pain and increasing function is of critical importance."
During the course of the study, led by Brian M. Berman, M.D., Director
of the Center for Integrative Medicine and Professor of Family Medicine
at the University of Maryland School of Medicine, Baltimore, Maryland,
190 patients received true acupuncture and 191 patients received
sham acupuncture for 24 treatment sessions over 26 weeks. Sham acupuncture
is a procedure designed to prevent patients from being able to detect
if needles are actually inserted at treatment points. In both the
sham and true acupuncture procedures, a screen prevented patients
from seeing the knee treatment area and learning which treatment
they received. In the education control group, 189 participants
attended six, 2-hour group sessions over 12 weeks based on the Arthritis
Foundation's Arthritis Self-Help Course a proven, effective model.
On joining the study, patients' pain and knee function were assessed
using standard arthritis research survey instruments and measurement
tools, such as the Western Ontario McMasters Osteoarthritis Index
(WOMAC). Patients' progress was assessed at 4, 8, 14, and 26 weeks.
By week 8, participants receiving acupuncture were showing a significant
increase in function and by week 14 a significant decrease in pain,
compared with the sham and control groups. These results, shown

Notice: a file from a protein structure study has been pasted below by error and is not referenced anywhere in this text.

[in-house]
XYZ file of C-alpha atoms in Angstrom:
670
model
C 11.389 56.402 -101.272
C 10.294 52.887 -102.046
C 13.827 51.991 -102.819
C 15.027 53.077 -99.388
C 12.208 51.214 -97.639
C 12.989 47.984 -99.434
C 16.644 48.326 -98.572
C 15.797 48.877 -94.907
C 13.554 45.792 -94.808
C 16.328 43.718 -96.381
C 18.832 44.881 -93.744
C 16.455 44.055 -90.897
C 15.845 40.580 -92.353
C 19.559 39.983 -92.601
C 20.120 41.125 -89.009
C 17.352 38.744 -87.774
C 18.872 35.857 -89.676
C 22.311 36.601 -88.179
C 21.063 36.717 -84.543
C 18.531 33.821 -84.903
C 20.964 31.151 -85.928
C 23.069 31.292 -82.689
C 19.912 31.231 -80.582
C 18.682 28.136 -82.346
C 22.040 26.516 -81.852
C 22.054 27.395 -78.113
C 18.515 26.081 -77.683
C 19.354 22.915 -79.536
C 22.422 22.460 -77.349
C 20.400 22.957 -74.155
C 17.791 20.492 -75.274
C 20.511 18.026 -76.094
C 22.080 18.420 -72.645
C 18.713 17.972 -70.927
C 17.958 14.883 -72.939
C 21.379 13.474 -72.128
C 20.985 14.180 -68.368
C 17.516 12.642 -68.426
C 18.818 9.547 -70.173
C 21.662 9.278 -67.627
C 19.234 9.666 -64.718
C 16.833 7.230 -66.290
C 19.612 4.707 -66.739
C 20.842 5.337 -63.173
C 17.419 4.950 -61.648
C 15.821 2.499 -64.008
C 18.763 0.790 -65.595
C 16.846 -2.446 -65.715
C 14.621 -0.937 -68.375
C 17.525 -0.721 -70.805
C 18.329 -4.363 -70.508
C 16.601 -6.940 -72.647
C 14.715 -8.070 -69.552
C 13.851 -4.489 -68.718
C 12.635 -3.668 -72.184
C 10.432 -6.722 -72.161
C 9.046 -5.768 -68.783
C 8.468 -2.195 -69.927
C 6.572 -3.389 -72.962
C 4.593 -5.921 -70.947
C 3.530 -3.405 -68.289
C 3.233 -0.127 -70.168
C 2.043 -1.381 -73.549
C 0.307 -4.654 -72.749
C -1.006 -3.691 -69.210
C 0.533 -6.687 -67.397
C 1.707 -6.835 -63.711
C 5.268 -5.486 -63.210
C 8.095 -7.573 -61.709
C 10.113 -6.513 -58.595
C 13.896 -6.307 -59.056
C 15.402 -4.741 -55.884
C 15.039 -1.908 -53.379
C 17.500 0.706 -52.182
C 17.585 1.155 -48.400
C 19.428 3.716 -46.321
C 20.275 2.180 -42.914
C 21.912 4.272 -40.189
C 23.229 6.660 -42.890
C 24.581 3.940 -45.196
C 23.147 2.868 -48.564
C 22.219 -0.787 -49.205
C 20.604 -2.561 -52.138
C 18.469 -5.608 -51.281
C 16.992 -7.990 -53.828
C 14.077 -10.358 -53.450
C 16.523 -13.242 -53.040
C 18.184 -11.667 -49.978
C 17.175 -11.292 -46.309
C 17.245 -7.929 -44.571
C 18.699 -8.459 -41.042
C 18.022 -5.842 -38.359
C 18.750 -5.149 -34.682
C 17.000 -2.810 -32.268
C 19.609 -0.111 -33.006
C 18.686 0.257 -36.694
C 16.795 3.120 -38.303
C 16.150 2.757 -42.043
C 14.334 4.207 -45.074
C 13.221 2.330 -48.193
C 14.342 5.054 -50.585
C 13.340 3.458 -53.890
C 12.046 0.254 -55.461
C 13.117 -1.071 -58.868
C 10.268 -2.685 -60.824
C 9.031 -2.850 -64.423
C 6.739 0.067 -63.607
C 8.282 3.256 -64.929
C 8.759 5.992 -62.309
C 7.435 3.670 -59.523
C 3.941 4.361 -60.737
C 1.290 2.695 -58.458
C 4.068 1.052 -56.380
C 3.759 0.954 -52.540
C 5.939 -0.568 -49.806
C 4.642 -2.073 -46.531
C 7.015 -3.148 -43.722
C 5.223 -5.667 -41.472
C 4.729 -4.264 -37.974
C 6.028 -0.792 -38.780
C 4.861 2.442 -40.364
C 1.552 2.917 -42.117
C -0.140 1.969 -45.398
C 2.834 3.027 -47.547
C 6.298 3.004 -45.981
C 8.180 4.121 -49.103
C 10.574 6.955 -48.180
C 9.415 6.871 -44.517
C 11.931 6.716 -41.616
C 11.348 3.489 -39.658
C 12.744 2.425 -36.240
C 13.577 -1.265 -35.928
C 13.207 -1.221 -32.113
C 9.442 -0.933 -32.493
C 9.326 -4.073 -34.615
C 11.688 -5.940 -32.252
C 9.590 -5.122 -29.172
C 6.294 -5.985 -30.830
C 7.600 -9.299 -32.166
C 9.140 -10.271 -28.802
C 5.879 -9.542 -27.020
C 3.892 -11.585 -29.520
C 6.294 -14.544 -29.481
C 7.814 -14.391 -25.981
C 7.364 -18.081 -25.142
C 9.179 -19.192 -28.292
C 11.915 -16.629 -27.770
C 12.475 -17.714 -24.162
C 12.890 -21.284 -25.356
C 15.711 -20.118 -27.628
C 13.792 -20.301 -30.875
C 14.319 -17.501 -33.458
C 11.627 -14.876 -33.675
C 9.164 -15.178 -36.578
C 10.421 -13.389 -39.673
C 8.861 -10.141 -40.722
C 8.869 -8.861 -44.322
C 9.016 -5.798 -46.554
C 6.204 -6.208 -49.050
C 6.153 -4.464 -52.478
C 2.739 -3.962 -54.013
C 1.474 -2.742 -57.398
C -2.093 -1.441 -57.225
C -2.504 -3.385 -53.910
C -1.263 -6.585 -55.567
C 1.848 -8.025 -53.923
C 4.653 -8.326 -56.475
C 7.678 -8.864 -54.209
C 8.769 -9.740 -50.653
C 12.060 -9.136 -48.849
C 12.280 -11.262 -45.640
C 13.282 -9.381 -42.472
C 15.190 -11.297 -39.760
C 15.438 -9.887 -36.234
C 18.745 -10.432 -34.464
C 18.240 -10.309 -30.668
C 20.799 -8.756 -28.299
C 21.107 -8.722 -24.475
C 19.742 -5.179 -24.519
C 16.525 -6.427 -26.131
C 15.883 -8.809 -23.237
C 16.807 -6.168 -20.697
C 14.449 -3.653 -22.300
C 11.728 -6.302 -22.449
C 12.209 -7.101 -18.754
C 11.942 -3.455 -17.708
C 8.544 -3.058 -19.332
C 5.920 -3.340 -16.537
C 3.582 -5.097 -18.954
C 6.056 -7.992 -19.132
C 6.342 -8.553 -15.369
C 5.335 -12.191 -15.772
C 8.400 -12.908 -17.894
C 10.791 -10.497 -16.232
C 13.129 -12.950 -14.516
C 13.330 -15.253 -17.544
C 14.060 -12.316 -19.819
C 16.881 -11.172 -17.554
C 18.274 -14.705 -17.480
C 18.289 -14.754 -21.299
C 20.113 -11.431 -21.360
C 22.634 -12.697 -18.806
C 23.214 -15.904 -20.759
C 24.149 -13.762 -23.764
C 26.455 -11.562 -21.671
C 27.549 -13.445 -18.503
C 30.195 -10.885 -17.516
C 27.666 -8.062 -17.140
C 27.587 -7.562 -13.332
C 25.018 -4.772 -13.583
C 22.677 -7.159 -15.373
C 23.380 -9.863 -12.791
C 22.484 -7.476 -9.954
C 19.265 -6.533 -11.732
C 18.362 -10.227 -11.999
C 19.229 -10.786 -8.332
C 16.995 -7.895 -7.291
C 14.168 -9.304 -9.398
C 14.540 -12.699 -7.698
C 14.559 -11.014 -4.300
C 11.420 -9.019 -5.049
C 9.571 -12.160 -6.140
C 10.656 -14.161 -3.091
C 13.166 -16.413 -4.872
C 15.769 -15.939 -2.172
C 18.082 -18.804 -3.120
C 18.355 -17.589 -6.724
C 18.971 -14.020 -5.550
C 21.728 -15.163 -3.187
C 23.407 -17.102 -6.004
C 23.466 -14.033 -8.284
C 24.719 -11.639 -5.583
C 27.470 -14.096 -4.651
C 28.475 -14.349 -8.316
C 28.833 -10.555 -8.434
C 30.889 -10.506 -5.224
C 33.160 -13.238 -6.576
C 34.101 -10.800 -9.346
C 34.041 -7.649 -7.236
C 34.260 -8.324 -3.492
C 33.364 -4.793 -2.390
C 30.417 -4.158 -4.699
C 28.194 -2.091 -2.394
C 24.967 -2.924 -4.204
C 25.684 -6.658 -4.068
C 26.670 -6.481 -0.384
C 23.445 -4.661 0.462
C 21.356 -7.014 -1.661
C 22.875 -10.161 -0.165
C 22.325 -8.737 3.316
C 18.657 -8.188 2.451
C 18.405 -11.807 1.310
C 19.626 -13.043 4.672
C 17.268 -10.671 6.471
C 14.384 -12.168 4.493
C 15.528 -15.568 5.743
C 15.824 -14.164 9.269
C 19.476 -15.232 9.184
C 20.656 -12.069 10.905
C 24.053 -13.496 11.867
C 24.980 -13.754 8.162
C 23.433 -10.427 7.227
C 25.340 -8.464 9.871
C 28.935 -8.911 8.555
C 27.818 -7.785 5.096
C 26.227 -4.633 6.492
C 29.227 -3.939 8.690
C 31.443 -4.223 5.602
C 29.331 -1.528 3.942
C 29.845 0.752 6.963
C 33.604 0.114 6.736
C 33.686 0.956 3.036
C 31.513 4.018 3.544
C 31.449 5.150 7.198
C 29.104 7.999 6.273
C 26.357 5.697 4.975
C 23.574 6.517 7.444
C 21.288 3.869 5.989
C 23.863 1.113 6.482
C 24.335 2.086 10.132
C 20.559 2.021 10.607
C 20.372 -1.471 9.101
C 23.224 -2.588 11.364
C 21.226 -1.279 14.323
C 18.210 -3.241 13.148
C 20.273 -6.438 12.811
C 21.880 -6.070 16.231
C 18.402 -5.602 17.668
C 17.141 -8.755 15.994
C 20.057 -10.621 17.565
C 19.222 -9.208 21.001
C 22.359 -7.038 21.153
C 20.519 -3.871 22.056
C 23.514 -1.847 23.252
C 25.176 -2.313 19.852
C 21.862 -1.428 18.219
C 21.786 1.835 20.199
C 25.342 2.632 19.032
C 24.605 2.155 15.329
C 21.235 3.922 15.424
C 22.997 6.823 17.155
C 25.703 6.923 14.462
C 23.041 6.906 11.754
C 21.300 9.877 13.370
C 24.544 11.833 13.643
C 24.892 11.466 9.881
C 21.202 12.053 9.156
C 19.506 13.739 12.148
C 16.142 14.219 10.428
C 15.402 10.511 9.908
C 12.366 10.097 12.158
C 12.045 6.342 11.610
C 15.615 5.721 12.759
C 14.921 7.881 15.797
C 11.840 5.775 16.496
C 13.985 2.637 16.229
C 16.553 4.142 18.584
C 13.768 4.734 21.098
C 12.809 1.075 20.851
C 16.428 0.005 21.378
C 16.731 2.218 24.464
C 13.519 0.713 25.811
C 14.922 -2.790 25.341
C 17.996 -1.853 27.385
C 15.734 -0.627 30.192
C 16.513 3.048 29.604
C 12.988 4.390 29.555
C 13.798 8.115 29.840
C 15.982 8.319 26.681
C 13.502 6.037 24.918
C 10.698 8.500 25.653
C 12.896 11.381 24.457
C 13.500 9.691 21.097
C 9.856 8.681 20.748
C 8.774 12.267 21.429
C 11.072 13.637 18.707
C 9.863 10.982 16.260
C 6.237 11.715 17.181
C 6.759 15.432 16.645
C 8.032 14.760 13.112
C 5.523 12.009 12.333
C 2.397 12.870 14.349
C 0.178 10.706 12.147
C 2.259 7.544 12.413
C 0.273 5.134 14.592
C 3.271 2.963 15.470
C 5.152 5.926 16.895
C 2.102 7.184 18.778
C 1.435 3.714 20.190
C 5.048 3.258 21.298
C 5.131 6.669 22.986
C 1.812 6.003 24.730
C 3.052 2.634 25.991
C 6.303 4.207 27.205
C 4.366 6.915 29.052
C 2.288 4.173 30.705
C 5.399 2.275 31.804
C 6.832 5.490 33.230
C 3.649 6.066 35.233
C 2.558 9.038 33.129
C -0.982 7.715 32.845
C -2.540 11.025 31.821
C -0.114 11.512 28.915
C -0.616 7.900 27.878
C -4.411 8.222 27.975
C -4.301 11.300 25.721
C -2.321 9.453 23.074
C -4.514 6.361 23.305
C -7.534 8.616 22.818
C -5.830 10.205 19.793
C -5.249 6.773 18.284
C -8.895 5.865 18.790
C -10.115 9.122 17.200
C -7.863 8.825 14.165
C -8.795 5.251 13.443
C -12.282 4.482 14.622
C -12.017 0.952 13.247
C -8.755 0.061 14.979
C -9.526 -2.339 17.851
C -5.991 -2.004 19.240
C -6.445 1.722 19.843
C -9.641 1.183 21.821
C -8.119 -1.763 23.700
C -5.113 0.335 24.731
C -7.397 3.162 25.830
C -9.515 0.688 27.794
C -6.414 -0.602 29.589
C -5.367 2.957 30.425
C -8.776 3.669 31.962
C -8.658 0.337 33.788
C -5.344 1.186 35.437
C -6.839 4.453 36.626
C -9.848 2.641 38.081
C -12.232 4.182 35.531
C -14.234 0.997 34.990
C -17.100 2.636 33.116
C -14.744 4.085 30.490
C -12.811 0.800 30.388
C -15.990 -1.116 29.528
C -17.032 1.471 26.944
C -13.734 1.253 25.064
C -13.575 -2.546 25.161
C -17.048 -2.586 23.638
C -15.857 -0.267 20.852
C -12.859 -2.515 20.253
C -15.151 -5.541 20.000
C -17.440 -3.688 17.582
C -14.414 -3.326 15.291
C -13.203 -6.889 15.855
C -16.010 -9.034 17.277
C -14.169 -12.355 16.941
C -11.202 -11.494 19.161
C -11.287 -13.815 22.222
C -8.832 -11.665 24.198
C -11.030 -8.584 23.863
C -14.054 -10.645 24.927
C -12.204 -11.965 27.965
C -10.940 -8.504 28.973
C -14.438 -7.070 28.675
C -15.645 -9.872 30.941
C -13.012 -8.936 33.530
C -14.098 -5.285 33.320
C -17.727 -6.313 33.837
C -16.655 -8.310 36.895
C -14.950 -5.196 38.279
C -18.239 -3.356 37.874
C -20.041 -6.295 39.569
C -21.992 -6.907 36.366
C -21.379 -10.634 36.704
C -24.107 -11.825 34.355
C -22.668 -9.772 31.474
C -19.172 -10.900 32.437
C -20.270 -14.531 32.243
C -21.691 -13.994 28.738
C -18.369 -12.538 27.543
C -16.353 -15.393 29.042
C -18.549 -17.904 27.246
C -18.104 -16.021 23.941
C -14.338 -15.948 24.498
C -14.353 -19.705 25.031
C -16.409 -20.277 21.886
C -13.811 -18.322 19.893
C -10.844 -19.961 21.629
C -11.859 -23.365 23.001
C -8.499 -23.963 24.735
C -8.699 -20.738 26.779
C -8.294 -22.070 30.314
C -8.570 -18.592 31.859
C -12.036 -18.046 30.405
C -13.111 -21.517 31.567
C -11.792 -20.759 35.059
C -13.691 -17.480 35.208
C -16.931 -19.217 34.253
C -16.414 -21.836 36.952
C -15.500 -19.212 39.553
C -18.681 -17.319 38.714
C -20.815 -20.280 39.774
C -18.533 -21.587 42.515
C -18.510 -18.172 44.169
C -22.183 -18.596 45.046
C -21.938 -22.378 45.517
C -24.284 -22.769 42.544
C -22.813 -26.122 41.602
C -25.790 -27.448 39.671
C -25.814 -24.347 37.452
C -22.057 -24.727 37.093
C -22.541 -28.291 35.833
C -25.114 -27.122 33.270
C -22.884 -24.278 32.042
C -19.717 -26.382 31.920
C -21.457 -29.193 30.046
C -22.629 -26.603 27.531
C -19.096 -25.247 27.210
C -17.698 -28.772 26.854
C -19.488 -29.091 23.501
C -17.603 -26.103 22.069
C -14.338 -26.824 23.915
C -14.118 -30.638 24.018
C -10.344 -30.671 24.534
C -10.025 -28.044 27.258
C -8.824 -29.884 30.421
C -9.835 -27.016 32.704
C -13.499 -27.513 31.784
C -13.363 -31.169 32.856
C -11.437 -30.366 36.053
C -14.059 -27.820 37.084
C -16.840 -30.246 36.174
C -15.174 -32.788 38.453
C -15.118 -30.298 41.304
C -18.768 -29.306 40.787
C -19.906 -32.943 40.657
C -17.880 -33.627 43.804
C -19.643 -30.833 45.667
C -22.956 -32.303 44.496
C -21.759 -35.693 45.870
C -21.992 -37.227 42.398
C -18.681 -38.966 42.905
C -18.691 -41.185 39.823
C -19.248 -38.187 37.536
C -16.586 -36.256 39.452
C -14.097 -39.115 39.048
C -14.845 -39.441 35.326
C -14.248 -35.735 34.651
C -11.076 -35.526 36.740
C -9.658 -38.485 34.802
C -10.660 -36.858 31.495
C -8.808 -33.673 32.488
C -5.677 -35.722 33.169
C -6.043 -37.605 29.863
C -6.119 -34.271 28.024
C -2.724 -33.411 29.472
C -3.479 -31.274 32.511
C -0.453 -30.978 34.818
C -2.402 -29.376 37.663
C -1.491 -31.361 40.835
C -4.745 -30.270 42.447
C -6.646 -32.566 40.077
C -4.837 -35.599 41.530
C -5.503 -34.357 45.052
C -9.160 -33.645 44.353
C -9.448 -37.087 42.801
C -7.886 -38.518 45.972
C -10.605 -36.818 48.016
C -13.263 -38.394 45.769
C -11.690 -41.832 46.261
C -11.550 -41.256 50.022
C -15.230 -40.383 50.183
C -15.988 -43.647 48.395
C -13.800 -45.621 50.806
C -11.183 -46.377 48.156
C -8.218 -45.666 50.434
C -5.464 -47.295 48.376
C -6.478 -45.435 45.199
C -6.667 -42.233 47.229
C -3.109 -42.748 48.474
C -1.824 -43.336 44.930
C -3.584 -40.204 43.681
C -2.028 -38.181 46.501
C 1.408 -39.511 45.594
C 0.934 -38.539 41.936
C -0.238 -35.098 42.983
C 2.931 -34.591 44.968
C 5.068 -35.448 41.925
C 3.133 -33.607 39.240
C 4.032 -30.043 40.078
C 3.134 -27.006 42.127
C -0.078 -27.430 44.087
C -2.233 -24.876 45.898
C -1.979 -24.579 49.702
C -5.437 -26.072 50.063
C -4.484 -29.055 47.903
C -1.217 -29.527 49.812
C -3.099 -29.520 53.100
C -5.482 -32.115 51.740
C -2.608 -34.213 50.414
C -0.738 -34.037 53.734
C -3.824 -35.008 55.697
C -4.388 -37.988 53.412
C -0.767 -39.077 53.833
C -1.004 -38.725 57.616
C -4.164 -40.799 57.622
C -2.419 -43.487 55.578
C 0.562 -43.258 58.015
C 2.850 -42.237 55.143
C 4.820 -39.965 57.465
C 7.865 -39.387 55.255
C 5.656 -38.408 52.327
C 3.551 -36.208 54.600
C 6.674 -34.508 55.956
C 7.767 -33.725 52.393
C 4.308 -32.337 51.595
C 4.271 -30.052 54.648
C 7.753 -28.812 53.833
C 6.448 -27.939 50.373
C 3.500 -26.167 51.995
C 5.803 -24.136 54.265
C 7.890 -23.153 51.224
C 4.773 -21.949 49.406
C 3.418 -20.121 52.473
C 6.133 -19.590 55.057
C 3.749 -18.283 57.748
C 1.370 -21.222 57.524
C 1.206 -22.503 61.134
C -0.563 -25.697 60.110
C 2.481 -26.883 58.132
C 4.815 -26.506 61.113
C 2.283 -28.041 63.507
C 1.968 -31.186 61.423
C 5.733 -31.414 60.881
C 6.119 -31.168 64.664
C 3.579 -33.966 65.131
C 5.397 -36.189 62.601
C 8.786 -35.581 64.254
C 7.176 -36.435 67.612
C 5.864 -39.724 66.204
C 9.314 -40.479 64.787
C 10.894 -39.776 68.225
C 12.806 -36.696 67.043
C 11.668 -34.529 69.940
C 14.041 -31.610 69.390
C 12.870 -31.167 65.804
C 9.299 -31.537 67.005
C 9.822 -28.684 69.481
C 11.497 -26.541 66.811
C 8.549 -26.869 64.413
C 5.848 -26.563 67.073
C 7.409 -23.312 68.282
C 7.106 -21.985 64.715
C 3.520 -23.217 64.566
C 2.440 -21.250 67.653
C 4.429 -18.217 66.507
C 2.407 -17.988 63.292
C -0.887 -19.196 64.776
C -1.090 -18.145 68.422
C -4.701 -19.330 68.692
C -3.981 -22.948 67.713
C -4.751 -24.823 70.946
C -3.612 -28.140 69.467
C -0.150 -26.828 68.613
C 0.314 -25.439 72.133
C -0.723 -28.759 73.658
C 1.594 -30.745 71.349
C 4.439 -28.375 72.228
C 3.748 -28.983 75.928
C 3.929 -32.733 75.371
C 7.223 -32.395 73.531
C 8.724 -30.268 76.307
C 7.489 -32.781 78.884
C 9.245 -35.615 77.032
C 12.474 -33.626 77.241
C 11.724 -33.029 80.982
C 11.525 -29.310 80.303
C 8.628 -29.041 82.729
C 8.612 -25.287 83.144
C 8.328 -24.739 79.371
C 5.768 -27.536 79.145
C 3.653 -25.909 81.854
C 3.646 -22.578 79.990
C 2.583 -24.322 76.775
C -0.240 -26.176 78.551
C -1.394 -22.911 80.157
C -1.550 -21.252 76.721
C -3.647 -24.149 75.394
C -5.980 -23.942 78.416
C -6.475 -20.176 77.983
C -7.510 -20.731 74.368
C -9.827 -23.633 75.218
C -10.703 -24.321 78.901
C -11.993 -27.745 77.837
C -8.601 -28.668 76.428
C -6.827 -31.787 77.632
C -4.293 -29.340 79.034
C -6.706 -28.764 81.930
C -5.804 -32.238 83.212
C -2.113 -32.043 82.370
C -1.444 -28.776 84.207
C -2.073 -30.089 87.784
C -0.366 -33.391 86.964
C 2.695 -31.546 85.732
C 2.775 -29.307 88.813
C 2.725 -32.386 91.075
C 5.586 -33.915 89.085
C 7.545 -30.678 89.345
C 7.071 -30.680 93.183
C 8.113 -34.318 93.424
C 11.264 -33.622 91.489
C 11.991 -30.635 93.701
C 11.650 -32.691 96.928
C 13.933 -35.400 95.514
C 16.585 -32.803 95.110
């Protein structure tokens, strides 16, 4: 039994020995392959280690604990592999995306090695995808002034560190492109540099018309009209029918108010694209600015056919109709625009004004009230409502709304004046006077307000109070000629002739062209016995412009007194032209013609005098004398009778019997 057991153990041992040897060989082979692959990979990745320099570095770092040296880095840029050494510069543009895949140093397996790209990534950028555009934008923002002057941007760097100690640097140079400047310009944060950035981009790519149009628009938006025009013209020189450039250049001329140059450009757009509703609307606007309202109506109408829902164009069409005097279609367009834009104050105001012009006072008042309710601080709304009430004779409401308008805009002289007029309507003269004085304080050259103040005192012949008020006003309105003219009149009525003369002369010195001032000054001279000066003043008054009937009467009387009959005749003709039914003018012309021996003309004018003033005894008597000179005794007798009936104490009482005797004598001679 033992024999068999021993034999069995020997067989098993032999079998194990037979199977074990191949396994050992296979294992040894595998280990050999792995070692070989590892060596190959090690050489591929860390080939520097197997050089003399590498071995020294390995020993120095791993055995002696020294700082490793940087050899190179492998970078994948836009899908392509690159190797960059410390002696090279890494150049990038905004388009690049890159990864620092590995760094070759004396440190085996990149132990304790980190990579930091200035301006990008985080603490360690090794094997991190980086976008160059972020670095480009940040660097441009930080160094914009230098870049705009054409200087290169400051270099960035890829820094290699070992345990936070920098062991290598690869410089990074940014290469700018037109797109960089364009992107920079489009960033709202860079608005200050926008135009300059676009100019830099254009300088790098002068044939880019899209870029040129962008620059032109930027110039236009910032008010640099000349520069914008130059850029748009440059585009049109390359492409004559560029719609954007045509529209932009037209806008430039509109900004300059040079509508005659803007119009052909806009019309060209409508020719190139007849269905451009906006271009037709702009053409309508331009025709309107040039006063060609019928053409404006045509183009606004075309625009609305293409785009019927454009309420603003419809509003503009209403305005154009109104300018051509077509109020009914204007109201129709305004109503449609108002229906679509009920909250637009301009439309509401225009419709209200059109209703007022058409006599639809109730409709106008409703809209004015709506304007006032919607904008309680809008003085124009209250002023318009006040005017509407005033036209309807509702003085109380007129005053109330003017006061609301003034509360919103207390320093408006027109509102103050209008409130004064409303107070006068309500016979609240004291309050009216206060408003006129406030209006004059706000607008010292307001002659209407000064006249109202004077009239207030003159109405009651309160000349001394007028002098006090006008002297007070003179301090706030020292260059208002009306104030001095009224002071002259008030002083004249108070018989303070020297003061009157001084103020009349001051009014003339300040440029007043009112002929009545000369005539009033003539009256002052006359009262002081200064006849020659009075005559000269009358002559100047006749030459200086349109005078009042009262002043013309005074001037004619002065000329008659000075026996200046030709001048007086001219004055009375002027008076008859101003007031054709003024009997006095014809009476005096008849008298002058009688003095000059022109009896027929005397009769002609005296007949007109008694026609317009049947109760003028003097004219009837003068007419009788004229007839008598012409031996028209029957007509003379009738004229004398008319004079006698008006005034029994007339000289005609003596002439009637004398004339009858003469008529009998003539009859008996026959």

by declining scores on the WOMAC index, held through week 26. Overall,
those who received acupuncture had a 40 percent decrease in pain
and a nearly 40 percent improvement in function compared to baseline
"This trial, which builds upon our previous NCCAM-funded research,
establishes that acupuncture is an effective complement to conventional
arthritis treatment and can be successfully employed as part of
a multidisciplinary approach to treating the symptoms of osteoarthritis,"
said Dr. Berman.
Acupuncture the practice of inserting thin needles into
specific body points to improve health and well-being originated
in China more than 2,000 years ago. In 2002, acupuncture was
by an estimated 2.1 million U.S. adults, according to the Centers
for Disease Control and Prevention's 2002 National Health Interview
Survey **. The acupuncture technique that
has been most studied scientifically involves penetrating the